Elizabeth Kissling’s research focus illuminates the intersection of women’s health, sexuality, embodiment and feminism, especially as these issues are represented in entertainment media. Liz’s expertise on representational messages has benefitted the Society in that she has helped us enhance how the Society represents itself, on the web and in our print material. Liz was responsible for updating our listserv communication, creating our website, and maintaining it since its inception, and our blog. Her behind the scenes work has been invaluable to promoting our visibility in the broader public arena. Thank you. Liz.
The Linda McKeever Award
Linda McKeever, DNC, WHCNP, was a dedicated women’s health advocate. In her doctoral research she described women’s models of menopause, portraying the normal perimenopausal process. Before her untimely death from a brain tumor in the early 1990s, Linda was an active participant in the Society for Menstrual Cycle Research.
2015: Amy Dryden
2015: Amy Dryden, from the Center for Health Research, University of Western Sydney, for her presentation, “Young women’s constructions of their post-cancer fertility.”
2013: Cécile Charlap
2013: Cécile Charlap, doctoral student at the University of Strasbourg for her paper on “The last ones and the memory of them: Construction, representations, and experiences of the last periods before menopause.”
2011: Arpan Yagnik
2011: Arpan Yagnik for his presentation entitled “Construction of Menstruation in Indian Television Commercials.” This research was conducted at Bowling Green University, where Arpan was a second year doctoral candidate studying communications with an emphasis on health and development.
2009: Nicki Dunnavant
2009: Nicki Dunnavant, a graduate of Colorado College, for her presentation, “Restriction and renewal, pollution and power, constraint and community: The paradoxes of religious women’s experiences of menstruation.”
The Esther Rome Award
Esther Rome was a tireless women’s health advocate as a member of both the Boston Women’s Health Collective and the Society for Menstrual Cycle Research. Among other interests, she was passionate about tampon safety: her testimony before Congress on tampon absorbency was influential in pushing the industry to provide some standardized absorbency information on tampon packaging for consumers. She presented regularly at SMCR conferences and served on the SMCR Board of Directors until her untimely death from breast cancer in the mid-1990s.
2015: Saniya Lee Ghanoui
2015: Saniya Lee Ghanoui, a student at the University of Illinois, for her presentation, “Menstrual documentary: Menstrual education films of the 1970s”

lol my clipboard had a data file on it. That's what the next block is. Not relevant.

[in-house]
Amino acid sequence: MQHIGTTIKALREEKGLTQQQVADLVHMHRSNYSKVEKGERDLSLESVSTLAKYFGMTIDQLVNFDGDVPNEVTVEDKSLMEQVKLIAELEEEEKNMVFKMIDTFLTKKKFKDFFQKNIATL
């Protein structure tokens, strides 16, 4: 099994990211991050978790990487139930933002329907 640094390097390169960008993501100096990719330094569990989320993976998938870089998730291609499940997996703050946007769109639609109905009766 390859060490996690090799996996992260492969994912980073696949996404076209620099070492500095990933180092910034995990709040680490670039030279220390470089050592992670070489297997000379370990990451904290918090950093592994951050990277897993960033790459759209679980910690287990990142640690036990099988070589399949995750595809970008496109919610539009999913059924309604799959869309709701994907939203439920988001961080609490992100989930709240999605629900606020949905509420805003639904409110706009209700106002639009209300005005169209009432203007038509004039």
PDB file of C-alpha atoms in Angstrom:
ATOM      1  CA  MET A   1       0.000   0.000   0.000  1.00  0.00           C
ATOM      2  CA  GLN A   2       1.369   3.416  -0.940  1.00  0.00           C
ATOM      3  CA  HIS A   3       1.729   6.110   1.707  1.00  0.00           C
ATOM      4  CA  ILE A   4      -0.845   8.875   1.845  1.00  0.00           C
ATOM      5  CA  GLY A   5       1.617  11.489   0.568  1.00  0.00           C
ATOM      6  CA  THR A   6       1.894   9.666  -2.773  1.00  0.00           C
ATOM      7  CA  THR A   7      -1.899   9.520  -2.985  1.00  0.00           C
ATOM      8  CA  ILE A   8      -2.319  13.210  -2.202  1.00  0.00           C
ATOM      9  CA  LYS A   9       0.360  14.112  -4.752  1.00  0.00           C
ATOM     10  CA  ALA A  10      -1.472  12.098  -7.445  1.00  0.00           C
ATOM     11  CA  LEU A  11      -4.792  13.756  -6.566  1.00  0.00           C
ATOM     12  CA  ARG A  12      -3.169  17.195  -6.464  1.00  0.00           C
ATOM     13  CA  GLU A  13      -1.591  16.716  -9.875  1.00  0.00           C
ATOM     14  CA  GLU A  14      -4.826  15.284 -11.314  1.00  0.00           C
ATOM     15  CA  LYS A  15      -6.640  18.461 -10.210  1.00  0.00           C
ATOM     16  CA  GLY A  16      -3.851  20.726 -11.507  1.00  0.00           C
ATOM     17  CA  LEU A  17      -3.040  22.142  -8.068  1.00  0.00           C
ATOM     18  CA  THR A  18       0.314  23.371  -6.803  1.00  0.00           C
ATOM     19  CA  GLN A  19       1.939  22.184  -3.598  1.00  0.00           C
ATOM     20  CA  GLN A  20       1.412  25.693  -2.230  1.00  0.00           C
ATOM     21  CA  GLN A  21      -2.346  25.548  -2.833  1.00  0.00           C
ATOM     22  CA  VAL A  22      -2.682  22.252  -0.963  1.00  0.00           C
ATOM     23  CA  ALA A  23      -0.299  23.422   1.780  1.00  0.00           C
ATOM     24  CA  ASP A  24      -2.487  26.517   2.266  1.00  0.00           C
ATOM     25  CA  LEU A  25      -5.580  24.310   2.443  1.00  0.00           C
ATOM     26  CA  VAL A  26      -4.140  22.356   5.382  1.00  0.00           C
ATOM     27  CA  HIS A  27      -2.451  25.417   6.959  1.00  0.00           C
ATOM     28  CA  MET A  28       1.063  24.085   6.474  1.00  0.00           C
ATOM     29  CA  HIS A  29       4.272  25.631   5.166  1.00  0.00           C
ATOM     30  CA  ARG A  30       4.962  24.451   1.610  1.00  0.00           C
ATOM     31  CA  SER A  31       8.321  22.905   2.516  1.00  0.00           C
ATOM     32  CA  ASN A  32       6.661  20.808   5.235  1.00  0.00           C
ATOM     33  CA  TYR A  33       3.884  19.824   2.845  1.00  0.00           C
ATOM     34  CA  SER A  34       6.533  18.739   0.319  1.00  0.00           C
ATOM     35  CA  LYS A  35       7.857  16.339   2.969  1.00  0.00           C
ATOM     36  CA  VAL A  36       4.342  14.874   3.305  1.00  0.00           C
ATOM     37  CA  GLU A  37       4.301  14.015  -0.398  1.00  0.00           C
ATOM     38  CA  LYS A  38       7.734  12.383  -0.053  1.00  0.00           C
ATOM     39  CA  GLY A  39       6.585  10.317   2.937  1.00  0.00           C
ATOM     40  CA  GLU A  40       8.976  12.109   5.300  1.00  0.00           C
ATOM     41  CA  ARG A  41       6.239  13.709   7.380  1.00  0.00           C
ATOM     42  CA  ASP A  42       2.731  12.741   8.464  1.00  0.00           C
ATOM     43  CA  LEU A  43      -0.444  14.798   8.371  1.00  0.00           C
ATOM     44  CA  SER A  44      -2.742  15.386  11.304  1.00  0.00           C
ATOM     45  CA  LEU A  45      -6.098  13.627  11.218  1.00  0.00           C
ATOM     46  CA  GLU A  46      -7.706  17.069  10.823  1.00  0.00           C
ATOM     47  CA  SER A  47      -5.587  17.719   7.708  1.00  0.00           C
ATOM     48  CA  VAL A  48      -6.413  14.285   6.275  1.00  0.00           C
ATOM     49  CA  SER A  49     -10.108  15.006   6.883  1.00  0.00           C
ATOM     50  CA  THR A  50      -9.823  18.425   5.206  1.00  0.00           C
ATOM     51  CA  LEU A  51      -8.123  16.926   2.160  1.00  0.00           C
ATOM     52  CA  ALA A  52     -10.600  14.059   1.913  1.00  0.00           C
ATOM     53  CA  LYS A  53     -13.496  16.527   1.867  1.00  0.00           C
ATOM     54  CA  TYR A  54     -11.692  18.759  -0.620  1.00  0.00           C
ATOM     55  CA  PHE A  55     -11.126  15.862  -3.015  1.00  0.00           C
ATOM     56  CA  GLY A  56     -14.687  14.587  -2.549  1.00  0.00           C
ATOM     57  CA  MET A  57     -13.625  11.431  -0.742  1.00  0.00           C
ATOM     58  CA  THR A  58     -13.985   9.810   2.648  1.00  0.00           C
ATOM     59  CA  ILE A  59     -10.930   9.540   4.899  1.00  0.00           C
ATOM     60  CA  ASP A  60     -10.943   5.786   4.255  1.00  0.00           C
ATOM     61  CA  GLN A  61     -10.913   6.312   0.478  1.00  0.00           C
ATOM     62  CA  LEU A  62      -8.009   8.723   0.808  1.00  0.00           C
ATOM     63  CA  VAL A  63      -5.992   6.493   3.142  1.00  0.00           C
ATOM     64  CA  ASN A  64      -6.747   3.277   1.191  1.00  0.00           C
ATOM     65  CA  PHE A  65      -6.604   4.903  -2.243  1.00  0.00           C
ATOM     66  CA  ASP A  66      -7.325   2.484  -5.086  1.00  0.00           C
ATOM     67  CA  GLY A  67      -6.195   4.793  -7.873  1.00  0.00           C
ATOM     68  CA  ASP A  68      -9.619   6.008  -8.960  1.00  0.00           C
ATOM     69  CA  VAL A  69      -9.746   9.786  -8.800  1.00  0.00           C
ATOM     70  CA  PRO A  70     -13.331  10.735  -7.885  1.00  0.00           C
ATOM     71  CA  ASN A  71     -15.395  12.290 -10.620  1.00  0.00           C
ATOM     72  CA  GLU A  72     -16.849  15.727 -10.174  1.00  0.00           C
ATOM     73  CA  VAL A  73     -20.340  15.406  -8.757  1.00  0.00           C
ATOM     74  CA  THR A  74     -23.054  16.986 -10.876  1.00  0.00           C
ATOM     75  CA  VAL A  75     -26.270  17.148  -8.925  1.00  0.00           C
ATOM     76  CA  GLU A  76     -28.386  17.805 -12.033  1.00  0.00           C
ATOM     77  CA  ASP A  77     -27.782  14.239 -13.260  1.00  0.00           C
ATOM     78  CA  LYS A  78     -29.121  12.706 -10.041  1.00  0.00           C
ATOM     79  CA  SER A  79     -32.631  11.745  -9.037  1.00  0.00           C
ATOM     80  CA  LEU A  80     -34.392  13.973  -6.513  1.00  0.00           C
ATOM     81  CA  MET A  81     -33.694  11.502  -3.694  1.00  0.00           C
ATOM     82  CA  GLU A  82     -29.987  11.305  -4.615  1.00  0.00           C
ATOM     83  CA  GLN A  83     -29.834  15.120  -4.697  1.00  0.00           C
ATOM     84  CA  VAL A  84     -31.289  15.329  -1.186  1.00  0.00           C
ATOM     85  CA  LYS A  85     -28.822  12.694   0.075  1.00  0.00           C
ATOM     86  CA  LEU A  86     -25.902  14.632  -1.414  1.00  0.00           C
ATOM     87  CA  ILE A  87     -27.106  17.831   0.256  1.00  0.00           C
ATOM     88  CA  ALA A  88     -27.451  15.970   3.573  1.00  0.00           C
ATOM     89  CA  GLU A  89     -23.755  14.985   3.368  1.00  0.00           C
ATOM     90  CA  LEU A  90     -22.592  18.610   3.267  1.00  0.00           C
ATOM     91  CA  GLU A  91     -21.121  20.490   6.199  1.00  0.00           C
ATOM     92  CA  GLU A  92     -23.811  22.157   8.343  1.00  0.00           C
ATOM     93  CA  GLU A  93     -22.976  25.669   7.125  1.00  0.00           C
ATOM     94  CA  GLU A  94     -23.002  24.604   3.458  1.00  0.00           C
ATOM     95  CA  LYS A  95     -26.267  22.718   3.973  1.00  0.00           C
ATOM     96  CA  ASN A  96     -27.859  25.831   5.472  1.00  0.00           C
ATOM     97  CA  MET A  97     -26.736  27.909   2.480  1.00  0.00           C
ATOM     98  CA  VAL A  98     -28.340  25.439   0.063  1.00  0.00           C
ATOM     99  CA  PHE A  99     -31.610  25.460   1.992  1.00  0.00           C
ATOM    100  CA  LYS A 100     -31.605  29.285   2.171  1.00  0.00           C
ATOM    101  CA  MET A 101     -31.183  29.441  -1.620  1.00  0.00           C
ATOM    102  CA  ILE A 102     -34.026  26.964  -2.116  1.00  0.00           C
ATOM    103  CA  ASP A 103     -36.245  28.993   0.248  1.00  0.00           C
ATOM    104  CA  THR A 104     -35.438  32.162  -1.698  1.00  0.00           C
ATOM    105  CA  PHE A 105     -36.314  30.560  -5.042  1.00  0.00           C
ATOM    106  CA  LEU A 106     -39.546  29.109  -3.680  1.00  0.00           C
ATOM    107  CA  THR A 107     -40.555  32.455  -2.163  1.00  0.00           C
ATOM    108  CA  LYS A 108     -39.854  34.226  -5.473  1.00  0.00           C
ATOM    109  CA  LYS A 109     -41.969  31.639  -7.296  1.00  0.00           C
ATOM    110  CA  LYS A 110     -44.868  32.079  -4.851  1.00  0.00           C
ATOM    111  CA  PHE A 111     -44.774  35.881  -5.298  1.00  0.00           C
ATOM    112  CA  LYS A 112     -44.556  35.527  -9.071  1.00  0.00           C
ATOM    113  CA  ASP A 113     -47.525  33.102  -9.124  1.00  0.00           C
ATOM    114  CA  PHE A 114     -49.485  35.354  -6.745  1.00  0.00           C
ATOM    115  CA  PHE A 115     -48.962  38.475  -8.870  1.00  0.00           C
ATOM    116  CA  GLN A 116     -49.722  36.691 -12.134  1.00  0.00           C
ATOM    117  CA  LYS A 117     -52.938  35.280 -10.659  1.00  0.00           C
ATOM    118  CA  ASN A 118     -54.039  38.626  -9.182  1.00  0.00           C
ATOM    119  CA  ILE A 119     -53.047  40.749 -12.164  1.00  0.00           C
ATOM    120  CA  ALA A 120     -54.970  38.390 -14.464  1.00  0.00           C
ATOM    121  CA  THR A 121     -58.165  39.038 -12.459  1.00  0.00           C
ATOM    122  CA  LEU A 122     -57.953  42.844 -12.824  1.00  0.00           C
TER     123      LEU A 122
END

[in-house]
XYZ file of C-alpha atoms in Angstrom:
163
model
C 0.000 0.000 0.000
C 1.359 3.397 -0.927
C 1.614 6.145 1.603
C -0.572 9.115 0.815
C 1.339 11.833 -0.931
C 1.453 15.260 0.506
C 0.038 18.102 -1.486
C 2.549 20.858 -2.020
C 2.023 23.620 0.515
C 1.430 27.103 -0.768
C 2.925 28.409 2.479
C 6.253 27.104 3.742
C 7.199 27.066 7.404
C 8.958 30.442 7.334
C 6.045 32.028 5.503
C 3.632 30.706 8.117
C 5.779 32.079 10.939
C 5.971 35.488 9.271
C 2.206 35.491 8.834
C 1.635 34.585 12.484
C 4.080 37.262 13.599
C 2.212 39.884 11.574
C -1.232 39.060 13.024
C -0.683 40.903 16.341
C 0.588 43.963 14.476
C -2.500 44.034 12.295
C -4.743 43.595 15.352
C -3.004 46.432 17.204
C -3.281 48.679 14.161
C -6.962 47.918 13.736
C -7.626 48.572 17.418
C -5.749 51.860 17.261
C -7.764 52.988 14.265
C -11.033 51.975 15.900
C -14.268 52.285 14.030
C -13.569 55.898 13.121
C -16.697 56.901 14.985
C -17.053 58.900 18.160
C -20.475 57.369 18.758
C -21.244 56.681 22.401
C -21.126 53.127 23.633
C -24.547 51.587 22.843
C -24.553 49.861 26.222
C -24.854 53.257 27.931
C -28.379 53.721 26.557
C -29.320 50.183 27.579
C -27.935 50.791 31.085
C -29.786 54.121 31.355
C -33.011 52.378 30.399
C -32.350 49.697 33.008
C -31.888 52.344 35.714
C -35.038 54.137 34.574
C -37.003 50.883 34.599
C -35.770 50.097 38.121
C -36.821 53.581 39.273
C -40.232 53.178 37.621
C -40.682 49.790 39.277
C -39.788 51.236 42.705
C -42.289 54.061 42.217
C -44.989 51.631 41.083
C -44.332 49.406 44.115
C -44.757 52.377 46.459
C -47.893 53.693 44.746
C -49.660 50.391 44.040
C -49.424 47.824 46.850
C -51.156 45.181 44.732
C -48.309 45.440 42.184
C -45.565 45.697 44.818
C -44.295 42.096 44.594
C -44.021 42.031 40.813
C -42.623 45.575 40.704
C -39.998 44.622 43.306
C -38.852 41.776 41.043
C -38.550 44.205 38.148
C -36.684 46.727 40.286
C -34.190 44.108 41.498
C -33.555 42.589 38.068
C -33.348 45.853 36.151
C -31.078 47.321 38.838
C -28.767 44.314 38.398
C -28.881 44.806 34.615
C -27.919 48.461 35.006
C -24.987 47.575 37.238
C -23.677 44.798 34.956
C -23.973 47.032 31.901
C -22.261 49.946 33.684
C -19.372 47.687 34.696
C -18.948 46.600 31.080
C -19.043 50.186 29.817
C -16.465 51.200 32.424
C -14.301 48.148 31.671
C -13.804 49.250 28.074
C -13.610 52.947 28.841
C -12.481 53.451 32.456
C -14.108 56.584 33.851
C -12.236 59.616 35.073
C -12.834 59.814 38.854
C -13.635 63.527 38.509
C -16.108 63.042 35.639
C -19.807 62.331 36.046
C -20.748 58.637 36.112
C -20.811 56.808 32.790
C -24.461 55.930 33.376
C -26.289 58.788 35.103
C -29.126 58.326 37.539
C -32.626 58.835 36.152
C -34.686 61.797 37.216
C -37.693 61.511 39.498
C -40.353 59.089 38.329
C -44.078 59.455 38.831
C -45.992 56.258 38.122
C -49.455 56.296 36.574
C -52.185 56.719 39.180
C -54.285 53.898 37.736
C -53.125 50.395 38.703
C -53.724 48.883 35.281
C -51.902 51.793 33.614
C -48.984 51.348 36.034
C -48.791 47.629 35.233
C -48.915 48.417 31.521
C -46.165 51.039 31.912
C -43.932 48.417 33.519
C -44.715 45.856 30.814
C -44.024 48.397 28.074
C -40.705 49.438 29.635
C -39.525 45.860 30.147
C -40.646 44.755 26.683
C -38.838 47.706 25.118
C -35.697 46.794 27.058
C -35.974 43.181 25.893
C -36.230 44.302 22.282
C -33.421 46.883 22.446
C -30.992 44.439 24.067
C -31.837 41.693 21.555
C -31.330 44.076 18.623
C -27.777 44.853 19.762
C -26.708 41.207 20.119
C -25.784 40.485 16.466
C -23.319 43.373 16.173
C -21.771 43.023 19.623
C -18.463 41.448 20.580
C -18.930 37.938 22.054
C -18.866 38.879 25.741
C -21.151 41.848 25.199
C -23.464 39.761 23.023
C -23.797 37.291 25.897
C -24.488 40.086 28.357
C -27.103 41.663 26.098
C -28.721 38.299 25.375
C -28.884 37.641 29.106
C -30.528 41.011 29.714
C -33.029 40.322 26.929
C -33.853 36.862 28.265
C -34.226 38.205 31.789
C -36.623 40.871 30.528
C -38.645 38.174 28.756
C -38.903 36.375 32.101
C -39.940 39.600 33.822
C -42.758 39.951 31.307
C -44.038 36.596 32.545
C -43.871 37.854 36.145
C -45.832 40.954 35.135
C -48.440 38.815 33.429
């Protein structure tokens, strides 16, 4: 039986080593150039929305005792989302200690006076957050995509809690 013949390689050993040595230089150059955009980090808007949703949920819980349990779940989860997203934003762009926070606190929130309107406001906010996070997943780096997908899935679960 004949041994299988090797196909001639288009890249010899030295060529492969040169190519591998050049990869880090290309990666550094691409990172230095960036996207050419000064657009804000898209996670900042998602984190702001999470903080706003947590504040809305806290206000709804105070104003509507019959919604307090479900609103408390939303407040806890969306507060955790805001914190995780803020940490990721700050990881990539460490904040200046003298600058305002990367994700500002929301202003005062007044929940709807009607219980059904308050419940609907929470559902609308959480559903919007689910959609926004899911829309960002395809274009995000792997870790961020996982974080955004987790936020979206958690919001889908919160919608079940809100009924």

2013: Angela Barney
2013: Angela Barney for her presentation “Out of the menstrual closet: Perceptions of women who leak menstrual blood,” based on her final capstone project for her Women Studies major from SUNY Fredonia.
2011: Meghan McLean
2011: Meghan McLean for her presentation entitled, “Coaches’ Perceptions of a Menstruating Athlete.” She conducted her research as a junior psychology major at Connecticut College program in social psychology.
2009: Clara Hendricks
2009: Clara Hendricks, a graduate of The University of Massachusetts, Boston, for her paper entitled, “Menstrual education the construction of womanhood: A study of Latina second-generation Immigrant.”
Making Menstruation Matter Award
The Making Menstruation Matter award acknowledges a journalist, activist, artist, public figure or organization who has meaningfully contributed to the public understanding of menstrual cycle-related issues. The point of the award is to recognize AND encourage thoughtful dialogue about the menstrual cycle beyond the academy.
Unlike our other awards, the MMM award is named prior to the biennial conference so that the awardee may arrange to deliver a guest lecture at the conference. The recipient of the Making Menstruation Matter award is invited to showcase their work at the conference. This award is not given every year but at the discretion of the board to a deserving individual or organization.
2015: Our Bodies Ourselves
2015: Our Bodies Ourselves. OBOS [formerly the Boston Women’s Health Book Collective] is a non-profit, public interest organization based in the US, which develops and promotes evidence-based information on girls’ and women’s reproductive health and sexuality. OBOS’ landmark publication, Our Bodies, Ourselves, has sold millions of copies around the world and has been translated into more than two dozen languages. The 9th edition published by Simon & Schuster in 2011—40 years after the book’s initial publication –received critical acclaim, including being named one of the best consumer health books of that year by Library Journal.